MANASSEH (Heb. מְנַשֶּׁה; perhaps "one who causes [an earlier deceased, child] to be forgotten"), king of Judah (698–643 b.c.e.), son of *Hezekiah. Manasseh ascended the throne at the age of 12 and reigned for 55 years (ii Kings 21:1). In those years Assyrian power reached its pinnacle; Manasseh's reign coincided with more than half of Sennacherib's (705–681 b.c.e.), all of Esarhaddon's (680–669), and most of Ashurbanipal's (668–627). During most of Manasseh's reign, Judah was a submissive dependent of Assyria. Manasseh is mentioned, together with 22 kings of Syria, Palestine, and Cyprus, in one of Esarhaddon's inscriptions relating that he imposed forced labor upon them, making them convey timber and stones for the construction of his palace in Nineveh (Pritchard, Texts, 291). Most of these kings, including Manasseh, are also mentioned in one of Ashurbanipal's inscriptions which recounts that their armies accompanied him to Egypt in his campaign against *Tirhakah (687; Pritchard, Texts, 294). Several scholars hold that part of Manasseh's army remained in Egypt as a garrison, and that they were the first inhabitants of the Jewish settlement in *Elephantine. Further evidence of Judah's subordination to Assyria is found in a fragment of an inscription from the period between Sargon and Esarhaddon, which lists the tribute of Judah after that of Ammon and Moab, the amount of the former being smaller than that of the latter. This probably relates to the period after *Sennacherib's campaign in Judah, when the country was impoverished.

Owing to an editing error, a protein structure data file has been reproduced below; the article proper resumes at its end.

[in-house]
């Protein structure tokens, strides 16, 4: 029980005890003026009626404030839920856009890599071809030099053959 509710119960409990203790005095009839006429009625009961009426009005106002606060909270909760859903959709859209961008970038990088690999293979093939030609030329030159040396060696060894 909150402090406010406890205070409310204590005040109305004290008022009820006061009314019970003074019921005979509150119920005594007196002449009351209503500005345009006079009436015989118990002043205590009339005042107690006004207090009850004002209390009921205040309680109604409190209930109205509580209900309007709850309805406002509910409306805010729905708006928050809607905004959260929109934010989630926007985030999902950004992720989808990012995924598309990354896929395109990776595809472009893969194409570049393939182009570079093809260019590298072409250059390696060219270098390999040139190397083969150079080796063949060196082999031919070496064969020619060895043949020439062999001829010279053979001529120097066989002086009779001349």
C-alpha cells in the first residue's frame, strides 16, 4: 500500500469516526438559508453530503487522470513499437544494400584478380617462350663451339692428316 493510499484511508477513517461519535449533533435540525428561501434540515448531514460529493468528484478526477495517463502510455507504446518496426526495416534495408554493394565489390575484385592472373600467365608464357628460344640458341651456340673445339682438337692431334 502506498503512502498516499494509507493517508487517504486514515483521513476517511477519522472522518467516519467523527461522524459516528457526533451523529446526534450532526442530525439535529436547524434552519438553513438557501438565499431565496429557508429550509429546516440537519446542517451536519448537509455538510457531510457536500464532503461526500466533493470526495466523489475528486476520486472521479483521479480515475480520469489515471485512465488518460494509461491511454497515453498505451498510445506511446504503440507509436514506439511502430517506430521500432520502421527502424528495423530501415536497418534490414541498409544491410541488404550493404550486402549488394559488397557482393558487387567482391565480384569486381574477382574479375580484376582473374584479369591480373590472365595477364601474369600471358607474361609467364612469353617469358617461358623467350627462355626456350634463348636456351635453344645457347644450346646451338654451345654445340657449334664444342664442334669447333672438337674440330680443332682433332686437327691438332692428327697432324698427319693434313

The Book of Kings does not mention any political events during Manasseh's reign, but in Chronicles it is stated that, because he did what was displeasing to the Lord, the Lord caused the Assyrian officers to oppose him and put him in chains, transporting him to Babylon, where he submitted to God's will and was returned to Jerusalem and his throne (ii Chron. 33:10–13). To the degree that there is any historical validity to the story, the imprisonment was probably brought about by an attempted revolt against Assyria, and not by foreign religious practices, which would be a sign of submission to Assyria. The tradition that he was transported to Babylon appears strange, unless the Assyrian king happened to be there in response to a Babylonian revolt. It is likely that Manasseh was involved in the revolts which broke out against Assyria at the time of Shamashshumukîn's revolt in Babylon against his brother Ashurbanipal (668–631). Further evidence of Manasseh's efforts to overthrow Assyrian domination may be seen in the fortification of Jerusalem and his appointing of officers over all the walled cities in Judah (ii Chron. 33:14), although these events may refer to a later period. The account of Manasseh's return from imprisonment to the throne is given credence by the policy of Ashurbanipal, who, having exiled rebellious Egyptian princes to Assyria, came to favor Neco (671–663), the father of Psammetichus i, and returned him to Egypt as vassal ruler.